Thalassaemia is an inherited blood disorder that affects the body’s ability to create red blood cells.  It is usually found in people from countries where malaria was common such as Greece, Cyprus, Italy the middle east, Asia and Africa.

There are two types of thalassaemia, alpha and beta. Alpha thalassaemia will have no effect on a person if there is only one genetic mutation, but both types can lead to mild anaemia (a condition which makes you feel weak) or in more severe cases can result in needing life long blood transfusions.

Thalassaemia causes fatigue, weakness, shortness or breath and jaundice (yellowing of the skin). It can also lead to puberty being delayed or not starting at all.

Testing for thalassaemia can be done before a baby is born or after by doing a blood test followed by a DNA test to determine the type of thalassaemia.

At the moment there are only two cures for the disease, a bone marrow transplant or core blood transfusion which is a transfusion using blood from the umbilical cord of a baby in the womb.

The disease is usually treated by regular blood transfusion followed by chelation therapy because repeated blood transfusions cause a build up of iron in the body which can lead to liver damage or heart disease if it is not removed. Chelation therapy involves having a transfusion of chemicals slowly pumped into your body over a few hours. There is current research trying to find an easier form of chelation therapy which can be taken as a tablet.

If you have thalassaemia and you catch an infection it can be more serious so it is important to deal with infections as soon as you start having symptoms. Young People should have their height and weight checked every year during puberty to check they are developing normally.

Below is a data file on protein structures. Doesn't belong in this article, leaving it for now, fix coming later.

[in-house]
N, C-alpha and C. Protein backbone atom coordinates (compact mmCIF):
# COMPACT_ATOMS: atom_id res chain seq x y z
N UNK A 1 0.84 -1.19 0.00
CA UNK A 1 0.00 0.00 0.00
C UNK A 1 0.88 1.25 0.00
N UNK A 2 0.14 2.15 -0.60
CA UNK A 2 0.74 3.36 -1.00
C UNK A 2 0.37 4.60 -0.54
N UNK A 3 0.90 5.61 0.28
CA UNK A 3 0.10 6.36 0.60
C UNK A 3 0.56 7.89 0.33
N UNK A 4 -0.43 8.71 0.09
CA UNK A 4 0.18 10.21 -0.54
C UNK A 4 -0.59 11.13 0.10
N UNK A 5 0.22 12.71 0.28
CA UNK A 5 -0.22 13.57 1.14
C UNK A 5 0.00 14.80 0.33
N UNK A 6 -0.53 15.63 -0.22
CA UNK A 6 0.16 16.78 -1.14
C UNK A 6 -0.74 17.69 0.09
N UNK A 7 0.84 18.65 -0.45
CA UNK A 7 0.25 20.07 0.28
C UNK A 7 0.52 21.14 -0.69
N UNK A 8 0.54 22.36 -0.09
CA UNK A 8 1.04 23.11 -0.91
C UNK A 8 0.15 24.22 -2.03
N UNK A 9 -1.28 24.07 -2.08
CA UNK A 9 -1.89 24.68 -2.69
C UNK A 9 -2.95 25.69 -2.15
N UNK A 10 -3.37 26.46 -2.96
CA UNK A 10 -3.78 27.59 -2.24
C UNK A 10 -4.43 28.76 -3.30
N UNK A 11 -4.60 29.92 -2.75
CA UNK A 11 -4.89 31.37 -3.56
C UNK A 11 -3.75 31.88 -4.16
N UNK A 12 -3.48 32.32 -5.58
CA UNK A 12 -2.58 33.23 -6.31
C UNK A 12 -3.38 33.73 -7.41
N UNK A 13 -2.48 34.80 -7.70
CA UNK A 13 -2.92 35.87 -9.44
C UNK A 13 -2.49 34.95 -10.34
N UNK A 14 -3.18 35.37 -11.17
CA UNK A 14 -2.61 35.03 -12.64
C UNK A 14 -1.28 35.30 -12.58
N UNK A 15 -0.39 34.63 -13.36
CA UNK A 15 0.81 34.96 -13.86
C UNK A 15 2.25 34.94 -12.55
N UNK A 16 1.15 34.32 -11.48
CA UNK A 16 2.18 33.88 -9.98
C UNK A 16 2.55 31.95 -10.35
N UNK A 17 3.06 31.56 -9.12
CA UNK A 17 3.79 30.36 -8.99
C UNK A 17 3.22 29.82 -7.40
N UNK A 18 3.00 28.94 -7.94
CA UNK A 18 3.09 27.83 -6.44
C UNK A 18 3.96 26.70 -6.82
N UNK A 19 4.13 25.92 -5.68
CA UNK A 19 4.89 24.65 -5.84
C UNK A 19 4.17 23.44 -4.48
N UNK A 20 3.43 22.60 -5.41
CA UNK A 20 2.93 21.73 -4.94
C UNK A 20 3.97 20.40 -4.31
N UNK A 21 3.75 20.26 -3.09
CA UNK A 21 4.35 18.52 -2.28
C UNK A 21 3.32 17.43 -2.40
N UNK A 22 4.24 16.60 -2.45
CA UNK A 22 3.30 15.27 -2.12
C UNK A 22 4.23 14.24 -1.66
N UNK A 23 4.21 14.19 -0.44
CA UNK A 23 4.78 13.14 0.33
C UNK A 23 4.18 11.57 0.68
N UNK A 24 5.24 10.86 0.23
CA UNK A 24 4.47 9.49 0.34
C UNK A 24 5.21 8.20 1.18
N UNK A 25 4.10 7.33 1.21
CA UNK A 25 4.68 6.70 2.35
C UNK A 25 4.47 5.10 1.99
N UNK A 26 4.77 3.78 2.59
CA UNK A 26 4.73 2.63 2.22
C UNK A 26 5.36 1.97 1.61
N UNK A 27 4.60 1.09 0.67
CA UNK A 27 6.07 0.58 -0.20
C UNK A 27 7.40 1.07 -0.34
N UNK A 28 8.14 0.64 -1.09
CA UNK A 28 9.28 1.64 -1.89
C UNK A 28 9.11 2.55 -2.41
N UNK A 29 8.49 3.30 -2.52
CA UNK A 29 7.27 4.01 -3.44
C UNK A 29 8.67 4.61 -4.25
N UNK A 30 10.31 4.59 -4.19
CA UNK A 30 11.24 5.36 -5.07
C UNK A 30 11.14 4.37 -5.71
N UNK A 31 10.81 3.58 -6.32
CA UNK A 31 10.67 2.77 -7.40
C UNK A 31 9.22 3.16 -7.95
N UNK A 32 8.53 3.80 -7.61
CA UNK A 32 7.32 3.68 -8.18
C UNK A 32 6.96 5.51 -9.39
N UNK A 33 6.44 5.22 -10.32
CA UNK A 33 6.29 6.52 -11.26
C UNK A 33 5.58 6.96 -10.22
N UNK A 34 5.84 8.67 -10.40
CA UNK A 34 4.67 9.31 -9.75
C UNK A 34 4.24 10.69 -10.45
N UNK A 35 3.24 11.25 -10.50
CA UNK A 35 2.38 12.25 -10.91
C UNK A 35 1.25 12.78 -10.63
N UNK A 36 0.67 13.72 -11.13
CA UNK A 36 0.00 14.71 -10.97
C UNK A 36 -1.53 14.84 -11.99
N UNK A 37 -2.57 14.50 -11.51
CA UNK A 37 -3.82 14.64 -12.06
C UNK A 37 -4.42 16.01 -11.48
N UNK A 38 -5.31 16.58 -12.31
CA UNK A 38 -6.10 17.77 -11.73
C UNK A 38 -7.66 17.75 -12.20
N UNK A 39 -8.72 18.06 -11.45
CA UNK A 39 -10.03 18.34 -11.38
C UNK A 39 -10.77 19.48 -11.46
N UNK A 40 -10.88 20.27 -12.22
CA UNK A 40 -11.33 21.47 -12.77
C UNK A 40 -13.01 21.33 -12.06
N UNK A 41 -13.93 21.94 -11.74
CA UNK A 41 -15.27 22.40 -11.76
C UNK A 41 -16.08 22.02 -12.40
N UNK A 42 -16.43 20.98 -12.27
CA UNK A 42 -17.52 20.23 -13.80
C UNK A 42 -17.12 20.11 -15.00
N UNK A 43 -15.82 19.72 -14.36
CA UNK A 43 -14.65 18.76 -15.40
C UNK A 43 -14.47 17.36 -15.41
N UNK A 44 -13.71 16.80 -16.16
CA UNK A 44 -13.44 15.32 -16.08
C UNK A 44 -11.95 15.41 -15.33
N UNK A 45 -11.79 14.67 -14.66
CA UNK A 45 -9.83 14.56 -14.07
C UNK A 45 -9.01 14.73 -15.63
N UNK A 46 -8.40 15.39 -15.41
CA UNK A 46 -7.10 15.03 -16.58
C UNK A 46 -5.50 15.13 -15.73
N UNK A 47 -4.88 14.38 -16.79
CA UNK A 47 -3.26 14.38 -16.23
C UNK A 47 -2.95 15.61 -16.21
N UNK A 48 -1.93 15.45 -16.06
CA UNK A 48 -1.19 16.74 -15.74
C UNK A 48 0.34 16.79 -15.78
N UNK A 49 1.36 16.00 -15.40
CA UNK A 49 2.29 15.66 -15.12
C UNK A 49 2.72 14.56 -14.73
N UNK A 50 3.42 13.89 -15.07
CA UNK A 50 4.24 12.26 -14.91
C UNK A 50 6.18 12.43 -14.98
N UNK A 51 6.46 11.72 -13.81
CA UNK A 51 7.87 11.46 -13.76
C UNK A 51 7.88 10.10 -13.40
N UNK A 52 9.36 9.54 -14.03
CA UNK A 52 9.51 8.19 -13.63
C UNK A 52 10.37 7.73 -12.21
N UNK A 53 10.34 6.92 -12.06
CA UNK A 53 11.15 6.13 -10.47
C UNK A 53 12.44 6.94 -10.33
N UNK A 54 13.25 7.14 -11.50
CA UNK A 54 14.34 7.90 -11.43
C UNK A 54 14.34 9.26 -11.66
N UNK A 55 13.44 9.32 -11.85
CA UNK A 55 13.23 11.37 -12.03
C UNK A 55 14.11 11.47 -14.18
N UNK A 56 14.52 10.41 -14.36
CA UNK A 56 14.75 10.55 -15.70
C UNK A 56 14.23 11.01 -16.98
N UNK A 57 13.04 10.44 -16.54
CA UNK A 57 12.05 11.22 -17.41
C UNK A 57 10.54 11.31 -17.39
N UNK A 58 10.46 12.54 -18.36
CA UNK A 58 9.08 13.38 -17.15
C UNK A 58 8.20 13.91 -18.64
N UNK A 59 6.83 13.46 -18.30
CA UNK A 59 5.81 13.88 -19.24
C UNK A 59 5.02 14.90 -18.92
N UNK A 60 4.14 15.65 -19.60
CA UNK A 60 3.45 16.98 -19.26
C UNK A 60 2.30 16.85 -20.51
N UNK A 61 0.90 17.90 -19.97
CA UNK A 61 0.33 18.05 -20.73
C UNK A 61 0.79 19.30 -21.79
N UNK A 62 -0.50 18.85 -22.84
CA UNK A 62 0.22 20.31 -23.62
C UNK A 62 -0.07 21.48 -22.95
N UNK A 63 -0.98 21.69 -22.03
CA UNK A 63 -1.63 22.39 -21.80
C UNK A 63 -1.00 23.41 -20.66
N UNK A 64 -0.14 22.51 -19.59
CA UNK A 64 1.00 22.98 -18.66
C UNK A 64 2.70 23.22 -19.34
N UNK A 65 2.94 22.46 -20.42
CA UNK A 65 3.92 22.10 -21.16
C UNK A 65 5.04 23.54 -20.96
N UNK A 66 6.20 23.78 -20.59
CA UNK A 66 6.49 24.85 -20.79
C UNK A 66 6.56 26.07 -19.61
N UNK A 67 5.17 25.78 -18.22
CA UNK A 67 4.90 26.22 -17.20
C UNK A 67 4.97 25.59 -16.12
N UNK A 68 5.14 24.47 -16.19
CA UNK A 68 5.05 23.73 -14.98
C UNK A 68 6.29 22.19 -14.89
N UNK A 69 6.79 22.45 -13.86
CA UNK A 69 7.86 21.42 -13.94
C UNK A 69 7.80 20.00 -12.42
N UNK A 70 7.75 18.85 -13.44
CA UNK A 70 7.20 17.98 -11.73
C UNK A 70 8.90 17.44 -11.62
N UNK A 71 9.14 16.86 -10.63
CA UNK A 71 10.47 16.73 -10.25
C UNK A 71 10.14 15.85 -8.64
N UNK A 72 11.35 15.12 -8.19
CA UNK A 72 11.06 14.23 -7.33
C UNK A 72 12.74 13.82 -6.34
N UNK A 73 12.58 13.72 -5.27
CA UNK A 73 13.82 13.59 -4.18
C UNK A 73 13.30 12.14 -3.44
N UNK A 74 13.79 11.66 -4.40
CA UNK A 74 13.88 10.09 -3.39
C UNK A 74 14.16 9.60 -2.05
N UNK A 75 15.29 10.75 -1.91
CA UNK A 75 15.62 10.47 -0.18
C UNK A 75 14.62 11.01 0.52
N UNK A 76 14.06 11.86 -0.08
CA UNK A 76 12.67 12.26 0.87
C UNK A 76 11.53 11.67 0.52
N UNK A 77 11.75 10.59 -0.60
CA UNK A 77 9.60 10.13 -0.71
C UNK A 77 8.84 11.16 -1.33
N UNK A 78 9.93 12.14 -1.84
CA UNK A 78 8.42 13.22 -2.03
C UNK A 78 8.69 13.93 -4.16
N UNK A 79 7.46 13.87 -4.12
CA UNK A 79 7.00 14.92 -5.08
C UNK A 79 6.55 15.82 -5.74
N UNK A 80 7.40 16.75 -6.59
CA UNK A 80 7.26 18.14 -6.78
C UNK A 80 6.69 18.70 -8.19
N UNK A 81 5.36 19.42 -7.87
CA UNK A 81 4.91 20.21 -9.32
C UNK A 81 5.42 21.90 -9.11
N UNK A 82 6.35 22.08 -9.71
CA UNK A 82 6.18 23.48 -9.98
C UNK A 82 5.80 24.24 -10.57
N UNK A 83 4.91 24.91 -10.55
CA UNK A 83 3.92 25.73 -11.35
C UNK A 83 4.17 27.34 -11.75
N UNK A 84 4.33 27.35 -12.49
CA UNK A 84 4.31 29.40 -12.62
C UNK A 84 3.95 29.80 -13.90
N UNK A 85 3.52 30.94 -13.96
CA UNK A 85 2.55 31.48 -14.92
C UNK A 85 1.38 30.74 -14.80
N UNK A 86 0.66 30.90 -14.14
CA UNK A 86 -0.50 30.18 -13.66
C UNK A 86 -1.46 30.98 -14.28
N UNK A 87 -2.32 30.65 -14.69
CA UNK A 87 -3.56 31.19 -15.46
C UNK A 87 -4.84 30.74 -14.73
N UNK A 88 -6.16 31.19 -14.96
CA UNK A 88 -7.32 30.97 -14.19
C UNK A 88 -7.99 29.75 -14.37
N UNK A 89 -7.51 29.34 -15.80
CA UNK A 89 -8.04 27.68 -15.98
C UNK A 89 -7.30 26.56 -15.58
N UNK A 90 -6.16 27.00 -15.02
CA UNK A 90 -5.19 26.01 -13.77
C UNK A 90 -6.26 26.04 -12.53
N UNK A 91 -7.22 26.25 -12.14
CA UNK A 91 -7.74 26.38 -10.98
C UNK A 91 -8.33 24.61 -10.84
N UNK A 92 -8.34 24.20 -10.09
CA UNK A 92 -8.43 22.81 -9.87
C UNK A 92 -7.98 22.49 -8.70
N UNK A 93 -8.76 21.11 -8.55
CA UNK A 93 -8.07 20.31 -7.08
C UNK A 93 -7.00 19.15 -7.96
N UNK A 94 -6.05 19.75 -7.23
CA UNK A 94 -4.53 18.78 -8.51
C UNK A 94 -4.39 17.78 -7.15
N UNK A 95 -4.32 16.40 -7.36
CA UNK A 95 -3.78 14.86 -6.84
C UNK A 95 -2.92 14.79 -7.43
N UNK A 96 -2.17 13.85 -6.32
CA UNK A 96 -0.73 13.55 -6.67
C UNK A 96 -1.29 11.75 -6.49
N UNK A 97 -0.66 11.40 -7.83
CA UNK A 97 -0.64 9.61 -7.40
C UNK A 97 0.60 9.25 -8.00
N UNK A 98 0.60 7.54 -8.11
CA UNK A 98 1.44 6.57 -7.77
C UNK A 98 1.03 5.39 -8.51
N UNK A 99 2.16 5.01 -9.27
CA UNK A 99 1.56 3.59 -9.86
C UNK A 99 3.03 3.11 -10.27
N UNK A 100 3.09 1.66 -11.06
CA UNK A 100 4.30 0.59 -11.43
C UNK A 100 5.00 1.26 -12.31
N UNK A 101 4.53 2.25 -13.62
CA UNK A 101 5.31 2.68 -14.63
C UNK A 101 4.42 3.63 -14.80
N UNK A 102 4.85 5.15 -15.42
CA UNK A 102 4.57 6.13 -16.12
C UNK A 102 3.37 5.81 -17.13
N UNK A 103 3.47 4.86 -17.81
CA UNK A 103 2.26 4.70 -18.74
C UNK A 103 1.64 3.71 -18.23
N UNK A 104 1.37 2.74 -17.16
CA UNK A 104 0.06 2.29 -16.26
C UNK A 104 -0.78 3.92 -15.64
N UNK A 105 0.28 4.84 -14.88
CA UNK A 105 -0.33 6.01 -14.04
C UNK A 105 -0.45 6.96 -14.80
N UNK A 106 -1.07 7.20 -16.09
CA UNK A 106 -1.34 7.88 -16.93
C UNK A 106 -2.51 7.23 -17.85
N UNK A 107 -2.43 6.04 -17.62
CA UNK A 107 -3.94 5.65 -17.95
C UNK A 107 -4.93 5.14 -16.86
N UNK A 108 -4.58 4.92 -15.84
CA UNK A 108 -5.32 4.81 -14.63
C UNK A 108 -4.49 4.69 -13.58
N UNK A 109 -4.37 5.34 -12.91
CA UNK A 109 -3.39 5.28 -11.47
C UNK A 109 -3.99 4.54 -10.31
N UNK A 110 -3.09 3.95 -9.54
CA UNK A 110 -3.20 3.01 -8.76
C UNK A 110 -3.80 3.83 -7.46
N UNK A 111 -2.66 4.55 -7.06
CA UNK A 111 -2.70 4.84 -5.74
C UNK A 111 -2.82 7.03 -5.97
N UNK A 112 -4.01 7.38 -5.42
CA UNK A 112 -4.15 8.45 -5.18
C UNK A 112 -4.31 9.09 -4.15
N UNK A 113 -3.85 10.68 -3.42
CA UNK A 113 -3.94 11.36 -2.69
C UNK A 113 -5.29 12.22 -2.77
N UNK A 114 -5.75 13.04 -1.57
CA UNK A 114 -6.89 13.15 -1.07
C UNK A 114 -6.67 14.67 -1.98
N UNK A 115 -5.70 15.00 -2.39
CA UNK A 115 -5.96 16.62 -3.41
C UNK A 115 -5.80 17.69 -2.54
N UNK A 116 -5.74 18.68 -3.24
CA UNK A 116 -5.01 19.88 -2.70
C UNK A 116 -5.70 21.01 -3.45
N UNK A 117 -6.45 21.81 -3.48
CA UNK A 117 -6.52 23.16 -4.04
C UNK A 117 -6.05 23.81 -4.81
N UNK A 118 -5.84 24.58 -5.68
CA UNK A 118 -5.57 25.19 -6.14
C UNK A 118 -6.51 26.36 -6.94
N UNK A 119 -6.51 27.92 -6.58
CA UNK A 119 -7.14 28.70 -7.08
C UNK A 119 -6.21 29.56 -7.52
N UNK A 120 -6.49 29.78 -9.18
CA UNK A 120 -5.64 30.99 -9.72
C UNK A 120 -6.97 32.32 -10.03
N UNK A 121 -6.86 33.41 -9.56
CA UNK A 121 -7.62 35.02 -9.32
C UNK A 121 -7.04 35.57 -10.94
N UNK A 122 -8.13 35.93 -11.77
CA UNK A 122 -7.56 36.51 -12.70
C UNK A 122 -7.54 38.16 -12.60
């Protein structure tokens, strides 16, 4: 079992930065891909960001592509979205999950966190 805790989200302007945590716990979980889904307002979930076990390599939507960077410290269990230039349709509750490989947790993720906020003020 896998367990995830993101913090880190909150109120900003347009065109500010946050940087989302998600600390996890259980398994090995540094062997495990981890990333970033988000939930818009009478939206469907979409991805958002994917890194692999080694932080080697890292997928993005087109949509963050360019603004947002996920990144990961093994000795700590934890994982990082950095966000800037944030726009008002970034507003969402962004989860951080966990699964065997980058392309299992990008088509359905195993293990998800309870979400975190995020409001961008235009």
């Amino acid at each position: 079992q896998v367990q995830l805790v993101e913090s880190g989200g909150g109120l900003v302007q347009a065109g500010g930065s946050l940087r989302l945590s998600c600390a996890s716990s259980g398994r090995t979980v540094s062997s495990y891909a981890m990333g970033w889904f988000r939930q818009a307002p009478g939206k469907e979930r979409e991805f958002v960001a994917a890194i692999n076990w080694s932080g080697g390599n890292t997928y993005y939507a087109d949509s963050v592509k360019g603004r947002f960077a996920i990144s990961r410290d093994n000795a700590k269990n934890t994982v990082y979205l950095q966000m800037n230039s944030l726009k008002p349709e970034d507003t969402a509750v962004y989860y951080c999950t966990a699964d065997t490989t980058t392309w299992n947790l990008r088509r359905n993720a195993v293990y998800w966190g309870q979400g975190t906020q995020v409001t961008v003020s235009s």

Low bone density is common in people who have thalassaemia and it helps to have a diet high in calcium and vitamin D such as dark green vegetables and milk and cheese as this helps strengthen bones.  Your doctor may also recommend a vitamin D supplement. It is important to do regular weight bearing exercise at least 3 or 4 times a week, to help strengthen bones. Weight bearing exercises include running aerobics weight training and press ups.

If you want to take a test for thalassaemia or you would like some help and support you can drop in and see us at the house or contact the Sickle Cell and Thalassaemia Centre:

Sickle Cell & Thalassaemia Centre
457 Queensbridge Road
Hackney
E8 3TS

020 7683 4570

Related Questions

  • Age: 14
    Gender: Female

    Question:

    ive got a blood test in a couple of weeks and im scared coz I've been told they inject into ur vein, could you tell me what they really do because im dreading it :/

    Answer:

    A blood test is a very routine test, and the person doing it will be very proficient. A very thin needle is inserted into a vein, usually in the bend of your arm where veins are prominent, and a small amount of blood is taken out.  It can be uncomfortable but not really painful; the thought of it is worse than the reality. 

    It is possible to have some numbing cream put on beforehand. This takes about 20-40 minutes to work, so sometimes it is better to get it over with quickly than get even more anxious while waiting for the cream to work!

  • Age: 14
    Gender: Female

    Question:

    ive had a bladder problem for over half of my life, and its got worse. ive just managed to get some medication for it, would i be on them for long?

    Answer:

    As you have had this condition for most of your life you probably have a specialist or your doctor who sees you regularly. If this is the case its probably best to speak with them as they will have good picture of the history. Having said that we would be very happy to talk through your condition and treatment and help clarify any questions or concerns you may have. Naturally we would need more information which would best shared in a private consultation. If you are local please drop in to one of our clinics or if you are further away give us a call and we can talk on the phone.

  • Sickle Cell